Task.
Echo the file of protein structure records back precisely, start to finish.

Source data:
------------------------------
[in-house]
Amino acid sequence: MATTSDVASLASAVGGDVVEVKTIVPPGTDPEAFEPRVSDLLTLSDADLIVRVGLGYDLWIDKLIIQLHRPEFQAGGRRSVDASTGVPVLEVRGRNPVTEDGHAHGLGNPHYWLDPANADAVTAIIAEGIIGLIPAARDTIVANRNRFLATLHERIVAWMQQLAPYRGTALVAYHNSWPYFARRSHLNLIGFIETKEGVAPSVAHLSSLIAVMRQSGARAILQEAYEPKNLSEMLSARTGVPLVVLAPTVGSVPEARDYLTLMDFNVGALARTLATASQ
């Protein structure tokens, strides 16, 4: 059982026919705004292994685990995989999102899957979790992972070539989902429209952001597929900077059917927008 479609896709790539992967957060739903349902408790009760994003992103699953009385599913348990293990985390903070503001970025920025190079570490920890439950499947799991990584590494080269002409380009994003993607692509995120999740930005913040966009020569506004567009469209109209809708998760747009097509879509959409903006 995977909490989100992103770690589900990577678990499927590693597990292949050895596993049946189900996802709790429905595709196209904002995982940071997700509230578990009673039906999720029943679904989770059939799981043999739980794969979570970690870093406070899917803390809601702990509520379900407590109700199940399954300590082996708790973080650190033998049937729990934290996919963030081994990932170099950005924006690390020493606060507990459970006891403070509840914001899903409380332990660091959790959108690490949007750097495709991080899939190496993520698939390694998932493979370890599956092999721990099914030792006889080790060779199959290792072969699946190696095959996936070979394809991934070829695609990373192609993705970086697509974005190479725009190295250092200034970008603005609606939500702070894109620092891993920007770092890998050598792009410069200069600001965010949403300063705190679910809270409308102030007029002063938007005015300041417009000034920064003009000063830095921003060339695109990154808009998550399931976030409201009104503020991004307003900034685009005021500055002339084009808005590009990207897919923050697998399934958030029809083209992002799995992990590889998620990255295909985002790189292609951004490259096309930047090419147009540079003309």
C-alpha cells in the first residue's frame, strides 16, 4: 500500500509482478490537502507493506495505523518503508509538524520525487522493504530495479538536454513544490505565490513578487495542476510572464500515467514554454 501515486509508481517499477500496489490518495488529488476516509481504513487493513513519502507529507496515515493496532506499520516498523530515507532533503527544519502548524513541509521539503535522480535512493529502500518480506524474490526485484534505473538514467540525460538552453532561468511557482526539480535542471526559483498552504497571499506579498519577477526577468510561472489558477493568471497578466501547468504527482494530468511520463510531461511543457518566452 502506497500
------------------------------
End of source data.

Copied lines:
[in-house]
Amino acid sequence: MATTSDVASLASAVGGDVVEVKTIVPPGTDPEAFEPRVSDLLTLSDADLIVRVGLGYDLWIDKLIIQLHRPEFQAGGRRSVDASTGVPVLEVRGRNPVTEDGHAHGLGNPHYWLDPANADAVTAIIAEGIIGLIPAARDTIVANRNRFLATLHERIVAWMQQLAPYRGTALVAYHNSWPYFARRSHLNLIGFIETKEGVAPSVAHLSSLIAVMRQSGARAILQEAYEPKNLSEMLSARTGVPLVVLAPTVGSVPEARDYLTLMDFNVGALARTLATASQ
């Protein structure tokens, strides 16, 4: 059982026919705004292994685990995989999102899957979790992972070539989902429209952001597929900077059917927008 479609896709790539992967957060739903349902408790009760994003992103699953009385599913348990293990985390903070503001970025920025190079570490920890439950499947799991990584590494080269002409380009994003993607692509995120999740930005913040966009020569506004567009469209109209809708998760747009097509879509959409903006 995977909490989100992103770690589900990577678990499927590693597990292949050895596993049946189900996802709790429905595709196209904002995982940071997700509230578990009673039906999720029943679904989770059939799981043999739980794969979570970690870093406070899917803390809601702990509520379900407590109700199940399954300590082996708790973080650190033998049937729990934290996919963030081994990932170099950005924006690390020493606060507990459970006891403070509840914001899903409380332990660091959790959108690490949007750097495709991080899939190496993520698939390694998932493979370890599956092999721990099914030792006889080790060779199959290792072969699946190696095959996936070979394809991934070829695609990373192609993705970086697509974005190479725009190295250092200034970008603005609606939500702070894109620092891993920007770092890998050598792009410069200069600001965010949403300063705190679910809270409308102030007029002063938007005015300041417009000034920064003009000063830095921003060339695109990154808009998550399931976030409201009104503020991004307003900034685009005021500055002339084009808005590009990207897919923050697998399934958030029809083209992002799995992990590889998620990255295909985002790189292609951004490259096309930047090419147009540079003309």
C-alpha cells in the first residue's frame, strides 16, 4: 500500500509482478490537502507493506495505523518503508509538524520525487522493504530495479538536454513544490505565490513578487495542476510572464500515467514554454 501515486509508481517499477500496489490518495488529488476516509481504513487493513513519502507529507496515515493496532506499520516498523530515507532533503527544519502548524513541509521539503535522480535512493529502500518480506524474490526485484534505473538514467540525460538552453532561468511557482526539480535542471526559483498552504497571499506579498519577477526577468510561472489558477493568471497578466501547468504527482494530468511520463510531461511543457518566452 502506497500